The Mumbai Police also advised a user to not "entertain such messages. They may be fraudsters. Request you to report the matter at your nearest police station for necessary action".
Tata Power told a customer, "Dear consumer, as checked above SMS is a fraudulent message, which does not belong to Tata Power. Please do not contact on provided contact no or share any details. Kindly ignore the same."
Here are some basic steps to avoid being scammed:
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Scammers won't stop, so be your own guard!
Being vigilant, aware and having basic knowledge of technology is the only key to avoiding falling victim to these scams. Reading the above messages by authorities, one can easily figure out that the onus is primarily on oneself. This is because, at some point, the scammers need their target to step into the picture and share details like OTP or make the desired payment.
"It's like you are putting a lock to your home and I am not breaking it actually, I'm pampering your mind and making you do it. How secure is the lock, it doesn't make sense then...only way to counter this is awareness." said Benild Joseph, an author and security researcher.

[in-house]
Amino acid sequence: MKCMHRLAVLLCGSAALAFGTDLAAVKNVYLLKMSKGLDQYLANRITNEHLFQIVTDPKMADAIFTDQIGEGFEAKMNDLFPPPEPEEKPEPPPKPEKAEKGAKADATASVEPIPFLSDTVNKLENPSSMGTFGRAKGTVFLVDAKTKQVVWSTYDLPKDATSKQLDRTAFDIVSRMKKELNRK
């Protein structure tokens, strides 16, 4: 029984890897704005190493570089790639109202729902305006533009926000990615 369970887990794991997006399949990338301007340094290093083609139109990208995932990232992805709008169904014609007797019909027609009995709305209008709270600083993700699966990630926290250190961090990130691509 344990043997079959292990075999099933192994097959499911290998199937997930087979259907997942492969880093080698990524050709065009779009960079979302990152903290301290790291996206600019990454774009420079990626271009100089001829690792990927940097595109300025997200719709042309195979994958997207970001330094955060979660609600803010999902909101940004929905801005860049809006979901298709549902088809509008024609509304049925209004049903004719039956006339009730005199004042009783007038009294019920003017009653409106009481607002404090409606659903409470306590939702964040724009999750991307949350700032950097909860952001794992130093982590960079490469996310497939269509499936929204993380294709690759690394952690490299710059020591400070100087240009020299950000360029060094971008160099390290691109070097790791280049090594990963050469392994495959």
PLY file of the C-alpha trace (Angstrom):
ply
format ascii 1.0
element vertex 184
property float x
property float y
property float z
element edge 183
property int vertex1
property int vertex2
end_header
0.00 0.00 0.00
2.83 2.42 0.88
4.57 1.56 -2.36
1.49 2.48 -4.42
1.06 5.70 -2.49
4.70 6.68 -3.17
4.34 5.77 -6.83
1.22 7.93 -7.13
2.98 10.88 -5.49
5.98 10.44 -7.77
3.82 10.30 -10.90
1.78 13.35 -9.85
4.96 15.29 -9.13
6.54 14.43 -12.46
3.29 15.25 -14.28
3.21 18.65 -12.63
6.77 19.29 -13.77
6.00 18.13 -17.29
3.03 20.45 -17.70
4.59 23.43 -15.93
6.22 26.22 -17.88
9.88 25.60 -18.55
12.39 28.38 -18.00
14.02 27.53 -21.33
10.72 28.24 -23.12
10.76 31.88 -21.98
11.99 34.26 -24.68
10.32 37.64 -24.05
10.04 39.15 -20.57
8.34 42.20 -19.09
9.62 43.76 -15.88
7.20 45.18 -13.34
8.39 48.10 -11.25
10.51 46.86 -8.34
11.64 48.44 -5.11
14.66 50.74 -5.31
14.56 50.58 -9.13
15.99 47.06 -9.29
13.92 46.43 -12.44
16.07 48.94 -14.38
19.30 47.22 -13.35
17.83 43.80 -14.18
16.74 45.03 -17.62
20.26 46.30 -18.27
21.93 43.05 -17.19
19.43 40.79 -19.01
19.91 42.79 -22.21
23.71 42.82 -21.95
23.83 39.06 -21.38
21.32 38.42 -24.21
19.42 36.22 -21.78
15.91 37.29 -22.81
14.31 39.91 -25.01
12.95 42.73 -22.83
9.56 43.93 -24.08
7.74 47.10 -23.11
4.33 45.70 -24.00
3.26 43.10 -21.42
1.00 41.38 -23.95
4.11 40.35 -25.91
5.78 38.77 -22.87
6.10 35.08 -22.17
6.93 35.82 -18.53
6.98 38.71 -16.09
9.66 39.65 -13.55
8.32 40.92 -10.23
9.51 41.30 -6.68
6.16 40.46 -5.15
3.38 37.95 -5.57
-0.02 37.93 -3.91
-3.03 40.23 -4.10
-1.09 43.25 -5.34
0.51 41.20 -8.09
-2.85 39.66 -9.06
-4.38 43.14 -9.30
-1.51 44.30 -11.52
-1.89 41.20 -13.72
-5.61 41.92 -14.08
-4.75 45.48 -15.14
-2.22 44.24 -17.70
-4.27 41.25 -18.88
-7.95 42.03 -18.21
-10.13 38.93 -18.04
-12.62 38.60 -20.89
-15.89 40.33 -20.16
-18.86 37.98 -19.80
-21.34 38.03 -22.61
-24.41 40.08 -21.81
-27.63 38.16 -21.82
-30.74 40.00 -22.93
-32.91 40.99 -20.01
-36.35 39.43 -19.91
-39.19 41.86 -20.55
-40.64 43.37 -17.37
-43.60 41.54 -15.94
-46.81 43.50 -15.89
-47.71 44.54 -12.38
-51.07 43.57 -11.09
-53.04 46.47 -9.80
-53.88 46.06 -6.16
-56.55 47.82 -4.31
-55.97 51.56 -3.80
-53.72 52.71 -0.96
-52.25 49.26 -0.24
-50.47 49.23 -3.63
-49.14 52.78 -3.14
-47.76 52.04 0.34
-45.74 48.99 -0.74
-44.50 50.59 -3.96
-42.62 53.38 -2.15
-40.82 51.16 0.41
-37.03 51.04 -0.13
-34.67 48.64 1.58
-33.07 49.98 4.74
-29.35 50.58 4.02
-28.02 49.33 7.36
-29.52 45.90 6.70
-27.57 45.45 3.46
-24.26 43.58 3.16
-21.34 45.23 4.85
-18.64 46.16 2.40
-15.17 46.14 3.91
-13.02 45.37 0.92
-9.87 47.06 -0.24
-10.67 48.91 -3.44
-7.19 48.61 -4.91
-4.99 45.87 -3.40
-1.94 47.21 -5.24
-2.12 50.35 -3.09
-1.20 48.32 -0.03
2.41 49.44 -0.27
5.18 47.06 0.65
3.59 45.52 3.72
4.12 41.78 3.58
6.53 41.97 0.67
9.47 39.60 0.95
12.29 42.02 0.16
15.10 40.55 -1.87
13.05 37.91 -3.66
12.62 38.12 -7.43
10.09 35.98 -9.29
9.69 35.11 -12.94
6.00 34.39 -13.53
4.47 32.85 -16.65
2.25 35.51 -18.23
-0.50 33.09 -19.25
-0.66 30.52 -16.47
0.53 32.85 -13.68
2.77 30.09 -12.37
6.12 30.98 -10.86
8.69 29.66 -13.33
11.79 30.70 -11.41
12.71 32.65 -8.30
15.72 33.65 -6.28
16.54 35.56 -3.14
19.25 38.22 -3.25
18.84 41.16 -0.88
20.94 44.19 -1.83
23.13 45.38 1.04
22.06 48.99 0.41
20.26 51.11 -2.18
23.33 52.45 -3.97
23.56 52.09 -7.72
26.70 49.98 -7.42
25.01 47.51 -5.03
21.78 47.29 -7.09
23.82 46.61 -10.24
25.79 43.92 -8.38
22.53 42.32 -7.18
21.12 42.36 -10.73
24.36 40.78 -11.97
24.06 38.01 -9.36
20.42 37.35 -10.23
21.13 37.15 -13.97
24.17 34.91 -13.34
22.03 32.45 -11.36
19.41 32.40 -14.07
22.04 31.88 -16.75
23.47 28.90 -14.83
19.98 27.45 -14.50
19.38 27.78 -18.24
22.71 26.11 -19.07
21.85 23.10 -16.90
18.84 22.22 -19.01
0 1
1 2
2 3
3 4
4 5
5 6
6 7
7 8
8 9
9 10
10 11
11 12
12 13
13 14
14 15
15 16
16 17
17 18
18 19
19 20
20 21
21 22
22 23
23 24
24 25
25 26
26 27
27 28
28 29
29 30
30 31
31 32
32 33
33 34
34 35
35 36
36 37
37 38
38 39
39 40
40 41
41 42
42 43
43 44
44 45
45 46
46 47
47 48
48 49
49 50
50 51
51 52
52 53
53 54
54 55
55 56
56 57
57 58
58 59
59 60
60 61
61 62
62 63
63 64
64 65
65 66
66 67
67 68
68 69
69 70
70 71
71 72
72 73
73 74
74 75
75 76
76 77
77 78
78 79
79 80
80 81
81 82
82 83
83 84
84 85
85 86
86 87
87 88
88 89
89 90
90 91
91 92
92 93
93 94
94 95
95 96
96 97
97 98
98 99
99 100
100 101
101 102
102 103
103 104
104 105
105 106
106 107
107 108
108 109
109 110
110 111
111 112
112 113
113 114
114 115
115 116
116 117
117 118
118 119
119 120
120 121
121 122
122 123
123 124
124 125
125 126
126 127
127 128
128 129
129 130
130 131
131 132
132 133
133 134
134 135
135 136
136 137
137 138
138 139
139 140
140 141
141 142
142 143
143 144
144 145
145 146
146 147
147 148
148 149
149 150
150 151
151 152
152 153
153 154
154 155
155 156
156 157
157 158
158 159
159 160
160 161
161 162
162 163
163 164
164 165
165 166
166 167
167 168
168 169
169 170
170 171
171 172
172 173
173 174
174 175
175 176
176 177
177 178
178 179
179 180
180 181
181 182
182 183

Overconfidence, cyber literacy rate and new modus operandi is the problem — Mukesh Choudhary, a cybercrime consultant to the Jaipur Police
'Be tech-savvy or stop using technology entirely'
Experts say the modus operandi of the scammers will keep changing, but the basic security against it doesn't. Therefore, people need to be aware of the technology to avoid any untoward incidents.
"People should understand and be tech-savvy...either you stop using the technology or you adopt it or you have to learn. People are not ready to learn also. If you don't learn, you'll be a victim someday," he said. "Sit near a tech-savvy guy and learn how to do something you don't know," Mukesh Choudhary said.
Choudhary further advised users to first check to whom the amount is being paid and think twice before transferring money to someone. "If you are going to pay someone, then whom are you going to pay? Are you paying a department or a personal account? This is not being checked. If someone is asking you to pay over call and you don't know the person, think twice."
Don't look for just OTP in a message, sparing five seconds might safe your money
"We receive a message for OTP, but we look for the OTP only. There are five lines which will take only 10 seconds to read...If you don't read these five lines, then how will we know what this OTP is for and for how much amount...people are not following good habits," he said.
In the era in which technology is developing at the speed of light, the vision of "Digital India" must not fade away due to the rise of the scams. People must remain aware, be keen-eyed and think twice, even thrice before making any kind of transaction.
(Edited by : Akriti Anand)
First Published: Jun 22, 2022 7:53 AM IST